NYT > Television
On Inauguration Day, news broadcasters seemed unnerved by the prospect President Donald J. Trump would remain as combative as he had been while the host of “The Apprentice.”
They didn’t set out to be controversial, but their show sure became so. And the story seems newly relevant.
A Lifetime do-over of that 1988 tear-jerker movie features Idina Menzel and Nia Long. (And you-know-who still dies.)
Ms. Fleming, a Danish baroness and co-star of Bravo’s “Ladies of London,” is working on her third cookbook and obsessing over how to help people find joy.
How to keep up with the events on television, online and on mobile devices, and a security to-do list if you are there.
A new Comedy Central show is partly shot on location; has two Detroit natives as its leads; and employs a cast widely drawn from the area.
Donald J. Trump is sworn in as the 45th president, giving Bill Maher plenty to expound on as “Real Time” begins its 15th season.
This co-creator and star of “Crazy Ex-Girlfriend” on CW recalls why she held out for so long and how it has changed her life. Really.
Mr. Galifianakis returns in “Baskets,” as nutty as ever. Mr. Pratt joins his wife, Anna Faris, on “Mom.” And BET reminisces about the Obama era.
Mr. Schur’s acclaimed comedy, in which human existence is a video game, and the afterlife depends on your score, wraps up its first season on Thursday.
The president invited in artists and sought others out, from novelists to rappers to musicians to actors.
A wild and woolly drama on WGN America about a clan in Appalachia threatened by the outside world begins its second season.
“It was not my intention and the humor was not meant with any malice or disrespect whatsoever,” Mr. Harvey says on Twitter.
CNN trails President Obama and his staff as they prepare for the transition of power. And “Six” tells fictional stories inspired by a Navy SEAL team.
Mr. Seinfeld also signed a production deal with the streaming service, which includes performing two stand-up specials and developing other content.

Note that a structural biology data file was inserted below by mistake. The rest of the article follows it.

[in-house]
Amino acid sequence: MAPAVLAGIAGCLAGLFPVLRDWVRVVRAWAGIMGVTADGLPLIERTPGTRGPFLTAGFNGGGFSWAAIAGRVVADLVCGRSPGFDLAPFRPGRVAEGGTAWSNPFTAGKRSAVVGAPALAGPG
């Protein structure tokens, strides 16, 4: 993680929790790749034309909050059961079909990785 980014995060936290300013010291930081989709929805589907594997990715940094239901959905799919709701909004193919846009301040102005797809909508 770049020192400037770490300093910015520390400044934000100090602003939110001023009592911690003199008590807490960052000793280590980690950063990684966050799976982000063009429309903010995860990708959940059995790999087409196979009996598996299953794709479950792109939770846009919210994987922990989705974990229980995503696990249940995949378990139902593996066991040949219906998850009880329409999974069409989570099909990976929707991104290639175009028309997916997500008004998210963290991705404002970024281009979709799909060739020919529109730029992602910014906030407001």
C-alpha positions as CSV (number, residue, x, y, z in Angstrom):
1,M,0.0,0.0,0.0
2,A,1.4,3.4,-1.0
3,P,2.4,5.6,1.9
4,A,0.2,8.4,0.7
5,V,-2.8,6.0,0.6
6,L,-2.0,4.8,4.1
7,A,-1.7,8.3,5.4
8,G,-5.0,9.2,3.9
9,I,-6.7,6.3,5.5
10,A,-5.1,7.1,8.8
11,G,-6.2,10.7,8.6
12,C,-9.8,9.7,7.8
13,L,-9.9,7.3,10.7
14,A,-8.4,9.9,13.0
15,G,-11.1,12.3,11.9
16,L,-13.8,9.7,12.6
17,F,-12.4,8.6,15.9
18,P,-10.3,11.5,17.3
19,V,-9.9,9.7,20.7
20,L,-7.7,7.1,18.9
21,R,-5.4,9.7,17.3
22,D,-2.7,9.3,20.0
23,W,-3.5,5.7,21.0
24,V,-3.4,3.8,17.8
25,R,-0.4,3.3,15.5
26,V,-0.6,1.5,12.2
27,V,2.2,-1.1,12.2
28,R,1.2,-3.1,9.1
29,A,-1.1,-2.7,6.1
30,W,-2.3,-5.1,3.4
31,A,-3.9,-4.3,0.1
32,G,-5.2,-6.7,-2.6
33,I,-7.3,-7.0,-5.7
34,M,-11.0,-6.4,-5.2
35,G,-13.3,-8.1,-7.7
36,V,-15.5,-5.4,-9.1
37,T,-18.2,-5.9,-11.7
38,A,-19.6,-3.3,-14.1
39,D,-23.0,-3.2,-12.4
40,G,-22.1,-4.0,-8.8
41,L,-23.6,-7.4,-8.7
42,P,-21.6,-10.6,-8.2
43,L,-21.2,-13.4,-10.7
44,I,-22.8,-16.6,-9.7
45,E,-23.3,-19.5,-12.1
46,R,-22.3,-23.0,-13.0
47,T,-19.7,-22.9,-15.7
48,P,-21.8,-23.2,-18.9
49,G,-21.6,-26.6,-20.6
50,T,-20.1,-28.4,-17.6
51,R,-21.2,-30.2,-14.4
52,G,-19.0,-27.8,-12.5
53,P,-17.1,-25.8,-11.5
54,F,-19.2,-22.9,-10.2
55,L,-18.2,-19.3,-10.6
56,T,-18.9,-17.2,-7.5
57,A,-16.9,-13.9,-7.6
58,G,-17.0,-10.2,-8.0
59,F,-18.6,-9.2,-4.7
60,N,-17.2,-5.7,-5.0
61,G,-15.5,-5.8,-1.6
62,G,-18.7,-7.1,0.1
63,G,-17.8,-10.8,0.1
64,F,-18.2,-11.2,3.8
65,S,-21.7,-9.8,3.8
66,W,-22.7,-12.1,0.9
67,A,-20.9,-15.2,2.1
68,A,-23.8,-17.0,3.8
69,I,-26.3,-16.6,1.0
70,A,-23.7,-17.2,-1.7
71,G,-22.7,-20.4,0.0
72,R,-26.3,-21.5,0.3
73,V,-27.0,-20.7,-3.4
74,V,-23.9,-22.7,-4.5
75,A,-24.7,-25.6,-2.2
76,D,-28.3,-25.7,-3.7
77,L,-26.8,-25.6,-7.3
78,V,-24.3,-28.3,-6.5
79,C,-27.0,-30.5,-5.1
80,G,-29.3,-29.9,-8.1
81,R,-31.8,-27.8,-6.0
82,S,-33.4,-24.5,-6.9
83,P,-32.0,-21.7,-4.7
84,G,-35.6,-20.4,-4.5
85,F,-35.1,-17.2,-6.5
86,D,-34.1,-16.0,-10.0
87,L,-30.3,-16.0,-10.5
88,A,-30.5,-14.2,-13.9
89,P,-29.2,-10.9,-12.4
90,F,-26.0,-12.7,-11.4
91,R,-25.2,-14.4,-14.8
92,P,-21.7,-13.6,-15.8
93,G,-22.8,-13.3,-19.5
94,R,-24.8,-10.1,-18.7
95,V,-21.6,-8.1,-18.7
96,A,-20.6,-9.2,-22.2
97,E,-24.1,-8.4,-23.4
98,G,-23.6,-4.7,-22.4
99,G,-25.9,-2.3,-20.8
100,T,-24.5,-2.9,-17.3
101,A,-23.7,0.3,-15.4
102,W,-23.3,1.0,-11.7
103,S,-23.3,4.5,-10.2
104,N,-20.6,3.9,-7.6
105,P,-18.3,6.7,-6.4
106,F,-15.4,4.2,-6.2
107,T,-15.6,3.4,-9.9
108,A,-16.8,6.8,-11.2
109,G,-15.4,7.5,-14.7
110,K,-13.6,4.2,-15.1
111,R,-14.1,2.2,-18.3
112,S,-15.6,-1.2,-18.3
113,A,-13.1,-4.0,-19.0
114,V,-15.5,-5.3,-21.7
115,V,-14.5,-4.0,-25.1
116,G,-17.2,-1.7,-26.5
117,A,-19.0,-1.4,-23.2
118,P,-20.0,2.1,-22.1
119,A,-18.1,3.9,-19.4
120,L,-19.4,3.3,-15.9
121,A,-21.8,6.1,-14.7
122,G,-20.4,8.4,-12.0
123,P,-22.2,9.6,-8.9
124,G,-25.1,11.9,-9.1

This shallow-focused television drama on History is mostly a grim, uncomplicated shoot-’em-up of war-weary good guys against savage bad guys.
The actor, who stars in the new Lemony Snicket series on Netflix, lived in Vancouver during filming and skied at Whistler.
A former network TV reporter who was embedded with political campaigns talks about this series from Go90, Verizon’s new mobile streaming service.
The host of ‘A Chef’s Life’ had turned her back on her native corner of North Carolina. Then she returned to help celebrate and revive it.
A young New Yorker’s ambitions go awry when life happens in “Maggie’s Plan,” starring Greta Gerwig. And “Throwing Shade,” the popular current-events podcast, comes to television.
In honor of Martin Luther King’s Birthday, stream “13th,” Ava DuVernay’s film about the mass incarceration of African-American men. Or take your pick of civil rights documentaries on TCM.
Mr. Rosato’s comedy career, which began in Toronto with the Second City troupe, ground to a halt because of mental illness and his incarceration.
Call it “Vatican of Cards”: “The Young Pope” is sometimes so bad it’s almost good, our critic says. And Season 6 of “Homeland” brings a note of comfort in troubling times.
Butler training programs have seen more recruits in recent years, and many point to “Downton Abbey,” the drama about British aristocrats, which was avidly watched in China.